Creating a useful Intranet

Intranets are a mess, let’s face it. They’re most often a big dump of information that is more a legacy system than any other computer system within your organisation, that is if you have the traditional model of adding in new groups of pages then your model dates back to the early days of websites.

Nowadays things are changing, and our need for information access is changing. We’re overloaded with information, we’re getting information pushed to us, we’re deciding on the information we read and the presentation of that information, and we want it in a timely fashion.

None of that is addressed by the standard Intranet model.


So it’s time for a change. I’ve written about this before as part of my Knowledge Management series, but re-reading the article I felt it warranted a revisit.

Traditional Intranet models are bloated and trying to find something specific is like trying to find a single tree in a rainforest, and this rainforest isn’t shrinking, in fact it’s growing. All the time new sections are being added with more and more information, added to A-Z indexes using the first letter of the first word of the obscure title.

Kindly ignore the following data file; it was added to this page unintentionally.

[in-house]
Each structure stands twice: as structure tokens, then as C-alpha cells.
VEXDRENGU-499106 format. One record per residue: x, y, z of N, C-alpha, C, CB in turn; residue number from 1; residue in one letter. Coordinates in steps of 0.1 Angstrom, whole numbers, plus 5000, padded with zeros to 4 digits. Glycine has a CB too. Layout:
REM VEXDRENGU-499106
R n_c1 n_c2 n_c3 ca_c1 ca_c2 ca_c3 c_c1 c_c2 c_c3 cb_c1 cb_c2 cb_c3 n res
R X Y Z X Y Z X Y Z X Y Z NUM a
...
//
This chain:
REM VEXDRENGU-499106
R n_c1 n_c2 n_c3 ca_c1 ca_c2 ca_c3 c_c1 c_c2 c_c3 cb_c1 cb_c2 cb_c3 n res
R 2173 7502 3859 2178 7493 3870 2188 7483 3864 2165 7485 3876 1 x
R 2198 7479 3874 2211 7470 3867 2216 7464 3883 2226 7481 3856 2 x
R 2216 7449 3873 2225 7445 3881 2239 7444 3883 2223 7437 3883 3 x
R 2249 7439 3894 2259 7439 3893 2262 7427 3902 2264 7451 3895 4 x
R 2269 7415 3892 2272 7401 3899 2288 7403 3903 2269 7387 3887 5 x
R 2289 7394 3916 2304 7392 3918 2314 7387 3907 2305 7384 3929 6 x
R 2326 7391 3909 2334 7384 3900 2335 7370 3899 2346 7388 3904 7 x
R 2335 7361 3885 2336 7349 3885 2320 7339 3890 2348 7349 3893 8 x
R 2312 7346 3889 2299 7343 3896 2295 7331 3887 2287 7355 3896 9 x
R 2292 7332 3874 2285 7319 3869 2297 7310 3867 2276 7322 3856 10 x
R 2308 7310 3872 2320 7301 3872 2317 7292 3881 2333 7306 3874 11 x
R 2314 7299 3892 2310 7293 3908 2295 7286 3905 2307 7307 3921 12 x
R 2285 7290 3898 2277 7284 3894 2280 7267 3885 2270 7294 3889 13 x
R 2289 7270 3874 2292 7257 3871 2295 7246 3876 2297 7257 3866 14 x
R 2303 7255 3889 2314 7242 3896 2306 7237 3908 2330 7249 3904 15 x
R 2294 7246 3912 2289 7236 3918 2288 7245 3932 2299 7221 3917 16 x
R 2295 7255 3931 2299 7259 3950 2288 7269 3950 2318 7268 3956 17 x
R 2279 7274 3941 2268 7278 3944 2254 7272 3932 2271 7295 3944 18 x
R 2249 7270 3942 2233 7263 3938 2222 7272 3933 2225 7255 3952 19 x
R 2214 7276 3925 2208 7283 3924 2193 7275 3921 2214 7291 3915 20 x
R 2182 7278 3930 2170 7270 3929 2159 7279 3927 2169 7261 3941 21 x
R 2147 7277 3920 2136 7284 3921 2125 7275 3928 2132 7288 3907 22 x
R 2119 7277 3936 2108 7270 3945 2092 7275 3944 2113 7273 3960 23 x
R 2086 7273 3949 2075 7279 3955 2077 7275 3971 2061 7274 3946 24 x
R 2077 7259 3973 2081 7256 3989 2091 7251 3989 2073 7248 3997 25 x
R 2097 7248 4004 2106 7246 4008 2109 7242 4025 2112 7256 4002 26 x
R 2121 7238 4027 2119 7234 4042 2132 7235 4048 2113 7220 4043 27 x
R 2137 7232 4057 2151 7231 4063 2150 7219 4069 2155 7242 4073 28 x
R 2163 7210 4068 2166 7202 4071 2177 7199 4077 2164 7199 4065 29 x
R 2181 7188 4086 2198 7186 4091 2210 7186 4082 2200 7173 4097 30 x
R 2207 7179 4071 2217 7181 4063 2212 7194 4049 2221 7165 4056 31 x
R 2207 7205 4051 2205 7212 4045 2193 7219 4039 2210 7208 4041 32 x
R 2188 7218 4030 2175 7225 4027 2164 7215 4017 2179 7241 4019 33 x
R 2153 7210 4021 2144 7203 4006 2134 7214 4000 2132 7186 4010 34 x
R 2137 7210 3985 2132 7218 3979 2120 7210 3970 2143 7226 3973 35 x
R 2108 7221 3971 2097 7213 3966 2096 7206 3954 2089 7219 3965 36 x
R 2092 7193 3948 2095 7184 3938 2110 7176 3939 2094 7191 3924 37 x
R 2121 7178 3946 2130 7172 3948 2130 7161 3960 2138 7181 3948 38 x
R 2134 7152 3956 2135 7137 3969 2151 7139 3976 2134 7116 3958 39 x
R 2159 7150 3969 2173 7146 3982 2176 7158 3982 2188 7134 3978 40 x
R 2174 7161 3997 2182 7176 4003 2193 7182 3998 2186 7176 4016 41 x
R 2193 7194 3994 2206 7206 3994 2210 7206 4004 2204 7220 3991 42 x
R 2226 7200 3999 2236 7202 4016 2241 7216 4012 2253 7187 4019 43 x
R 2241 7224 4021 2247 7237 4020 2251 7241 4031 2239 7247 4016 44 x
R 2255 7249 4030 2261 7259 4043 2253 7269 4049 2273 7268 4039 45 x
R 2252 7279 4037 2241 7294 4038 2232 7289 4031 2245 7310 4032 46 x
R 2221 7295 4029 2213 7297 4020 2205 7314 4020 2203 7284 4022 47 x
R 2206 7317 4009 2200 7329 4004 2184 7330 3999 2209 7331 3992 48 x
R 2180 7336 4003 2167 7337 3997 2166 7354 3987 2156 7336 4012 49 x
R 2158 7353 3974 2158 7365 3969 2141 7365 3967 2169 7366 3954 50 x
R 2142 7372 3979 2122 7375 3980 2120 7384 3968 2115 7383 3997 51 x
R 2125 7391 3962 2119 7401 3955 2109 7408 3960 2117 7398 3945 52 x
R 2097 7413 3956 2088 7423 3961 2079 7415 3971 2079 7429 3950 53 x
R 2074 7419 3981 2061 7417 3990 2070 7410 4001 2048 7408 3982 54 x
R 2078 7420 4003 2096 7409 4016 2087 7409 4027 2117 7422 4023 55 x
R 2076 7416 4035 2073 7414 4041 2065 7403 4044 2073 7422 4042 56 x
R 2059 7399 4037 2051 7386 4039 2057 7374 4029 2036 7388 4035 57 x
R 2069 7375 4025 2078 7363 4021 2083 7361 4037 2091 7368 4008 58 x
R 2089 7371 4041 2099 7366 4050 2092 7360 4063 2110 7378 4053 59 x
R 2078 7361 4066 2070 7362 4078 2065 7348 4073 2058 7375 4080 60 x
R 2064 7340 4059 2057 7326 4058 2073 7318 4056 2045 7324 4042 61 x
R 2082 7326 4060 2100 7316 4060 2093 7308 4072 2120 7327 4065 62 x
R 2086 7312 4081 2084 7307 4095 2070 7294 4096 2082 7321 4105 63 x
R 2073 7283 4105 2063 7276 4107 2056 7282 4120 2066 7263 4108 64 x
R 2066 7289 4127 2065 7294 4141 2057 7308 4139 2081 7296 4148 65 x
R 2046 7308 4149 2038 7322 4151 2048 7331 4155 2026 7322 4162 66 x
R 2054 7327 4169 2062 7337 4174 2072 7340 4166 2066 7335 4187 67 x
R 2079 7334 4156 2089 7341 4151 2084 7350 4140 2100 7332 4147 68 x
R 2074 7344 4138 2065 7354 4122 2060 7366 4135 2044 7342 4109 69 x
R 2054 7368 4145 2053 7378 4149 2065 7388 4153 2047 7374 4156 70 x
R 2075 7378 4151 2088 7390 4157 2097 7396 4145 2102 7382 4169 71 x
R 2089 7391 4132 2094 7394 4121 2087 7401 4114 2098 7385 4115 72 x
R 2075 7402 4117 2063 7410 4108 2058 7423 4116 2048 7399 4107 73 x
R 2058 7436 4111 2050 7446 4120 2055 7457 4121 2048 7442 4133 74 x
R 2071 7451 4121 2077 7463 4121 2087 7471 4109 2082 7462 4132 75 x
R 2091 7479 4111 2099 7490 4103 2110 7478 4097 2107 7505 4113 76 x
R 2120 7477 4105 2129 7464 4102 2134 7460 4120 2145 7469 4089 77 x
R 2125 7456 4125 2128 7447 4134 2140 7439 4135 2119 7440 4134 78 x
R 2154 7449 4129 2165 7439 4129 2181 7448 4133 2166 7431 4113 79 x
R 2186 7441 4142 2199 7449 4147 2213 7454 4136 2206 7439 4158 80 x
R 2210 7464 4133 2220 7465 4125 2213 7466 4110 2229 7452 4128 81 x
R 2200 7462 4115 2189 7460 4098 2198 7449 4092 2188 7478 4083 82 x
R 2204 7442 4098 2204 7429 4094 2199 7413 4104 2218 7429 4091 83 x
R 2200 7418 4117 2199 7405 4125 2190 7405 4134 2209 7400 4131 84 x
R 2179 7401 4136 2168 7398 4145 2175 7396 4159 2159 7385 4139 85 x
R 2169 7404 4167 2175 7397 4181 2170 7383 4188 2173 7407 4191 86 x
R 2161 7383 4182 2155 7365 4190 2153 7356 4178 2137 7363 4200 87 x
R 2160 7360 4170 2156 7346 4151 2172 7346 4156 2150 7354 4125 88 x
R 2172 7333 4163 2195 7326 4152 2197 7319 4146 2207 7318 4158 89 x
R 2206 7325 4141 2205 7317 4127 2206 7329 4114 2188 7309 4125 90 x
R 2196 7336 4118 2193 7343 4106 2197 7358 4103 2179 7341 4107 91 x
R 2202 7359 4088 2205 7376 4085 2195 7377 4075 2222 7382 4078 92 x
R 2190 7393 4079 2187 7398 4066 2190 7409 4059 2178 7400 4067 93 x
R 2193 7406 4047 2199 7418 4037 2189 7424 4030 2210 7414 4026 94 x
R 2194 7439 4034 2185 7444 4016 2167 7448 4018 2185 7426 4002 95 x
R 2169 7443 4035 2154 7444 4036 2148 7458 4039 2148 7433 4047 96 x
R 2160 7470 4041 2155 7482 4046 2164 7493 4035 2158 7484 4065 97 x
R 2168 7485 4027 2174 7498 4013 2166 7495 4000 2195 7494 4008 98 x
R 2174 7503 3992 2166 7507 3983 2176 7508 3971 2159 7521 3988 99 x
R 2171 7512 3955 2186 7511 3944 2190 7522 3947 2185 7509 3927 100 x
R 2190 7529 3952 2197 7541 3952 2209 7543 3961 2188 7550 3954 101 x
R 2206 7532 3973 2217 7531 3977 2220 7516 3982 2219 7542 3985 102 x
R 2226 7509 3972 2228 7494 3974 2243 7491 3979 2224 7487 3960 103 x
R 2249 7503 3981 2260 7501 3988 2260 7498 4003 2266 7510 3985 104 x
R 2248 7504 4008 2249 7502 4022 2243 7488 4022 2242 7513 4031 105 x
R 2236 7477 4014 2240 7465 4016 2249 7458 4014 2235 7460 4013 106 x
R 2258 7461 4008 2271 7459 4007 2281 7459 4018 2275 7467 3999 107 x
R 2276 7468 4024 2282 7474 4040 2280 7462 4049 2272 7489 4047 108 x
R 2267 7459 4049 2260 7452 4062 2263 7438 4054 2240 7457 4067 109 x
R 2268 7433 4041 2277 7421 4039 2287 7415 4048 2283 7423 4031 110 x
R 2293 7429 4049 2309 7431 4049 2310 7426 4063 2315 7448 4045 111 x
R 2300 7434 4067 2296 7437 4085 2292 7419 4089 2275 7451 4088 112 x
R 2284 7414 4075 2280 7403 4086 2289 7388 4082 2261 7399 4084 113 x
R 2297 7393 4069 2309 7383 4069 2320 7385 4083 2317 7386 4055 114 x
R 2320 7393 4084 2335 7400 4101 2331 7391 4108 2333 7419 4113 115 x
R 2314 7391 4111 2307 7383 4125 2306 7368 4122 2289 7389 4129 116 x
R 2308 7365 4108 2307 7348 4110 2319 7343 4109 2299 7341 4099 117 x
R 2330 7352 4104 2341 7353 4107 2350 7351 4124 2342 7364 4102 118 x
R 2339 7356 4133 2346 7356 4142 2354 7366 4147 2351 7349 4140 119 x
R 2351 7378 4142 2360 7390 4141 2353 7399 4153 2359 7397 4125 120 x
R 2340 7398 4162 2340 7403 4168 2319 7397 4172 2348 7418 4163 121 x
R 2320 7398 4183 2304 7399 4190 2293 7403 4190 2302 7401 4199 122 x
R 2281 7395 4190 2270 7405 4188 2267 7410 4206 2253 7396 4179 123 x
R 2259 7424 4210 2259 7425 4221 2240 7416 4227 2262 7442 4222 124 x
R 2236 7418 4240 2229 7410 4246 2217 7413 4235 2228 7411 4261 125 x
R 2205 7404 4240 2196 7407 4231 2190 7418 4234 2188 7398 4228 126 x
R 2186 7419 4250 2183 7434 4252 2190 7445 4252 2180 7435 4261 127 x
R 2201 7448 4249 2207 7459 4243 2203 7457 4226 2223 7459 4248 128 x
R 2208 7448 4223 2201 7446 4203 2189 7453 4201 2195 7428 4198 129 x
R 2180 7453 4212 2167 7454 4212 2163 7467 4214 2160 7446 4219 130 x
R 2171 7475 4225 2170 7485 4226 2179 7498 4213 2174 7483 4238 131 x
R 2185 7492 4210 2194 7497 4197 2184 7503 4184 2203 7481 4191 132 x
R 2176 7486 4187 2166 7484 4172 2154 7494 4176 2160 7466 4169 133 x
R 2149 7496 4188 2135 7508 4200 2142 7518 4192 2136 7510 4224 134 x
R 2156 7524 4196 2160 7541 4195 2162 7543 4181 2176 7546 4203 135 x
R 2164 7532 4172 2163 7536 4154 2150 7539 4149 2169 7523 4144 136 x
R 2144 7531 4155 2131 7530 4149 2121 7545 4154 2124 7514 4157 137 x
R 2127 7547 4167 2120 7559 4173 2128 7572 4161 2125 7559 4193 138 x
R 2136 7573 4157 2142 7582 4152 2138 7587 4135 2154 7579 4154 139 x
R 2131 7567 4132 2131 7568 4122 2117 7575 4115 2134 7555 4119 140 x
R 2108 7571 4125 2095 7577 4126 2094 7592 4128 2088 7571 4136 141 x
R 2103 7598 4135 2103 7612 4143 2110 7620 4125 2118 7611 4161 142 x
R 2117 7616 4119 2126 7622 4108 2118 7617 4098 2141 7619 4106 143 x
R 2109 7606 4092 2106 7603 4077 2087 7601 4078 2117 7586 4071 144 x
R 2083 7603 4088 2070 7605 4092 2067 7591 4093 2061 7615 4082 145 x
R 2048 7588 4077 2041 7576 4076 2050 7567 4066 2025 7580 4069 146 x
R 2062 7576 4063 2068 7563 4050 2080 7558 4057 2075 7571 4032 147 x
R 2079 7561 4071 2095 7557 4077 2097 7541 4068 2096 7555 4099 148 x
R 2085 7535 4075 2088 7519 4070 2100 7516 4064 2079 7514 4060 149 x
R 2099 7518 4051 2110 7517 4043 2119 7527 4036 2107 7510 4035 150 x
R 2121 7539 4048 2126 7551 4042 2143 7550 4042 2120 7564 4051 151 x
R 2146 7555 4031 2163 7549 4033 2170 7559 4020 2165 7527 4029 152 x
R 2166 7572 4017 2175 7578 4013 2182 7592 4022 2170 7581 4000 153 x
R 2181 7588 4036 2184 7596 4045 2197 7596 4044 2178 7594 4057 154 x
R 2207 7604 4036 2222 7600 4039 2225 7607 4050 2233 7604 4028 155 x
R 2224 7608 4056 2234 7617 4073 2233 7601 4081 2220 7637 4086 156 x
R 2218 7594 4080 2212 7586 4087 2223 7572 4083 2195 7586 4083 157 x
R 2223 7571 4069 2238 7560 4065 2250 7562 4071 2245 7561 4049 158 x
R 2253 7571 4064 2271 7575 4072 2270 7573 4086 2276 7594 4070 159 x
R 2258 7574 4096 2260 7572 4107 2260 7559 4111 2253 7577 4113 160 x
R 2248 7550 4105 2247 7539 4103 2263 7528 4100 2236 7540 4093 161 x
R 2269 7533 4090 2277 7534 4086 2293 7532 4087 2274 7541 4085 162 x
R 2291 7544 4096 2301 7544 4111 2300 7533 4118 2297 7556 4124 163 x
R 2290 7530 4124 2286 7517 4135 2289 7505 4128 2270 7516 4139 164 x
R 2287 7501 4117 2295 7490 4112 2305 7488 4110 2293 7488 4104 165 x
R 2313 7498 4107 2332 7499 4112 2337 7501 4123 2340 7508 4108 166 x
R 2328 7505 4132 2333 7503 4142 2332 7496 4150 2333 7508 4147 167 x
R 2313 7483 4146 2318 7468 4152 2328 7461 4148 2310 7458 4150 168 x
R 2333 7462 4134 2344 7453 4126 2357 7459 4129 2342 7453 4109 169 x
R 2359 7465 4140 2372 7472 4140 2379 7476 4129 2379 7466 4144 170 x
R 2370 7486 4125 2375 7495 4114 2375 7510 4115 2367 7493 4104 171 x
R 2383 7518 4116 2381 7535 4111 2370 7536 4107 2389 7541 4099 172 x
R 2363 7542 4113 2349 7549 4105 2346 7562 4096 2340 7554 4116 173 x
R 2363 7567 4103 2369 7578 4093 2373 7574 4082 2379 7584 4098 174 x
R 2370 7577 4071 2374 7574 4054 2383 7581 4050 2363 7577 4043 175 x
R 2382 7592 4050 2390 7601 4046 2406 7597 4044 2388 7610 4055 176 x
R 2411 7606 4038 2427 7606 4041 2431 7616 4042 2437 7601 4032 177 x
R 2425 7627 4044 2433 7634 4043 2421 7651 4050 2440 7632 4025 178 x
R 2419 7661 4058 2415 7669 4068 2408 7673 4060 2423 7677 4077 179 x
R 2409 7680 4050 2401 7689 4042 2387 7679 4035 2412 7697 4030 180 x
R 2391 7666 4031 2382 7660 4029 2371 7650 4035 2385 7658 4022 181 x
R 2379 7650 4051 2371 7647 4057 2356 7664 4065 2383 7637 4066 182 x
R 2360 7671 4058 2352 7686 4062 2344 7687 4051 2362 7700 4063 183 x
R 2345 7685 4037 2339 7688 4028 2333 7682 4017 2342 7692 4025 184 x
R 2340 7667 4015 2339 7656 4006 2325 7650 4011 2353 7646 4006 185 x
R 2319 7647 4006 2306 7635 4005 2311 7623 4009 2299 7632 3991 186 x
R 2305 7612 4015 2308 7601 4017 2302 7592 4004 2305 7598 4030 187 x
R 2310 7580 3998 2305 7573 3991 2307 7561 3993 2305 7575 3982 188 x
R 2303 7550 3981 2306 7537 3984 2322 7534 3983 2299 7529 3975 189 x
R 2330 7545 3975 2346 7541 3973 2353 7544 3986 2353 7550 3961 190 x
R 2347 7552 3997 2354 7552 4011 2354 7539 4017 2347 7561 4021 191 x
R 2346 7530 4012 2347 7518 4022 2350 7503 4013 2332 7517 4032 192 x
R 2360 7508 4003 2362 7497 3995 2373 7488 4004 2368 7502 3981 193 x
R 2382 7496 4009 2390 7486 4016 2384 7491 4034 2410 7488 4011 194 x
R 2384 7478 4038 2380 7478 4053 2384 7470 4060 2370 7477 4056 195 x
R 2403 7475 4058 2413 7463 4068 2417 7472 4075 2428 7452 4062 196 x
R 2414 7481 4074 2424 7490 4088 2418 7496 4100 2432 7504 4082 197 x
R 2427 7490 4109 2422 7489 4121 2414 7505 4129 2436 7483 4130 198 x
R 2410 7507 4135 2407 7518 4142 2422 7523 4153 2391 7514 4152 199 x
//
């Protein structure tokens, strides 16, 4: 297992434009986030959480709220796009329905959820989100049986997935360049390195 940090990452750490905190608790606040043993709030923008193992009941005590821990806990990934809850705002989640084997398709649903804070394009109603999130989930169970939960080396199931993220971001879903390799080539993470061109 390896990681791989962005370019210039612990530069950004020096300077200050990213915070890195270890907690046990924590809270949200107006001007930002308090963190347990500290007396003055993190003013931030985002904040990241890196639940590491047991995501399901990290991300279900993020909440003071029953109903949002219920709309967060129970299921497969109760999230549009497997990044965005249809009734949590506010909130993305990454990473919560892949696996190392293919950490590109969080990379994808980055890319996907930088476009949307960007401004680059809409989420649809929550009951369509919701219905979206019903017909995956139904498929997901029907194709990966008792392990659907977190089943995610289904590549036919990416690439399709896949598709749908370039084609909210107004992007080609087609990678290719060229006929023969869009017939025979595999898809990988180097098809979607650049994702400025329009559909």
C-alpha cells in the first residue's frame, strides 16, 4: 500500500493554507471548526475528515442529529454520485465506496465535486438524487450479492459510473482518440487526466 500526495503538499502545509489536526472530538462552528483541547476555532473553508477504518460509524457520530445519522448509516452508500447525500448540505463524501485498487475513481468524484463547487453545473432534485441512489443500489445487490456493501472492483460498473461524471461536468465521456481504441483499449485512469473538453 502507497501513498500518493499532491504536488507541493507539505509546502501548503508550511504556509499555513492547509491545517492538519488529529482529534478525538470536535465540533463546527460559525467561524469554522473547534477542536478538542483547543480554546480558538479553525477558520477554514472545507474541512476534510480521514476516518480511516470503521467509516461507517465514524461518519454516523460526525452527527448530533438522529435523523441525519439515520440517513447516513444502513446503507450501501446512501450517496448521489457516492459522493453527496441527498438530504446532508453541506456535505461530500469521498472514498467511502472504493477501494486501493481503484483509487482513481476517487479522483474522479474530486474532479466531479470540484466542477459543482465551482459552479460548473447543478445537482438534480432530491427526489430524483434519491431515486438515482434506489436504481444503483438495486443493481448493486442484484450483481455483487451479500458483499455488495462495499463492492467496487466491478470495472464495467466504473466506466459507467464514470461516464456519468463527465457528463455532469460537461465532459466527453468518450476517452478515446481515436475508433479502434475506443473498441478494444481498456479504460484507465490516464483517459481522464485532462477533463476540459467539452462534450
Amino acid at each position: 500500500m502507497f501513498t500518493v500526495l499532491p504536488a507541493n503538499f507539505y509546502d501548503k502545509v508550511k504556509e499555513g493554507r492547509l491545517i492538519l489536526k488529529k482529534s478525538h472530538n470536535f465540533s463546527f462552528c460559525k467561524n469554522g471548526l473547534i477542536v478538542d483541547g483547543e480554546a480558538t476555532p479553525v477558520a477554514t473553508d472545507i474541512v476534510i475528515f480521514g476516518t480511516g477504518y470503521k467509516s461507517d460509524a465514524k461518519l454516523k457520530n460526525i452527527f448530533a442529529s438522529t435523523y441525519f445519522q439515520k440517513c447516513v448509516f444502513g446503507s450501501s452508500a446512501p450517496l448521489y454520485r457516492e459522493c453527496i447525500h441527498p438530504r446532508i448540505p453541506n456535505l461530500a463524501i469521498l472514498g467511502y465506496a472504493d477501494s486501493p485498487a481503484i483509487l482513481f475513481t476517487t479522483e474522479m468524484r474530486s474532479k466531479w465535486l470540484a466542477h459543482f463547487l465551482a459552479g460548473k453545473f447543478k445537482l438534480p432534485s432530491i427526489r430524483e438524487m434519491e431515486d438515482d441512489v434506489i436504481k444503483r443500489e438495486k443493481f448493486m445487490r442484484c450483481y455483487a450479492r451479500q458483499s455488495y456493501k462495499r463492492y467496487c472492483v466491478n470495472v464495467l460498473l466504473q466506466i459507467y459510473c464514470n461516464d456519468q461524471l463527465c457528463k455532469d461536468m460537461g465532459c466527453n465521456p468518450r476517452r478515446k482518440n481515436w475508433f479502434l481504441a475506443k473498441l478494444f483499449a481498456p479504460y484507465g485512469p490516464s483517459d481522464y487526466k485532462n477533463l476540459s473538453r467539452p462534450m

So the answer is to throw in a search engine that tears through the forest and identifies every scrap of information for you, so if you want to find something it delivers every occurrence of the word you’re searching for everywhere and anywhere, and you’re overloaded with irrelevant information.

What is the answer then? Well there’s a series of them, and they’ve been in use on the Internet for years now. Oh I can see technology departments baulking at that straight away and backing off, hold on though, business have been implementing a lot of these models in the workplace for some time now, and it’s maybe about time you did.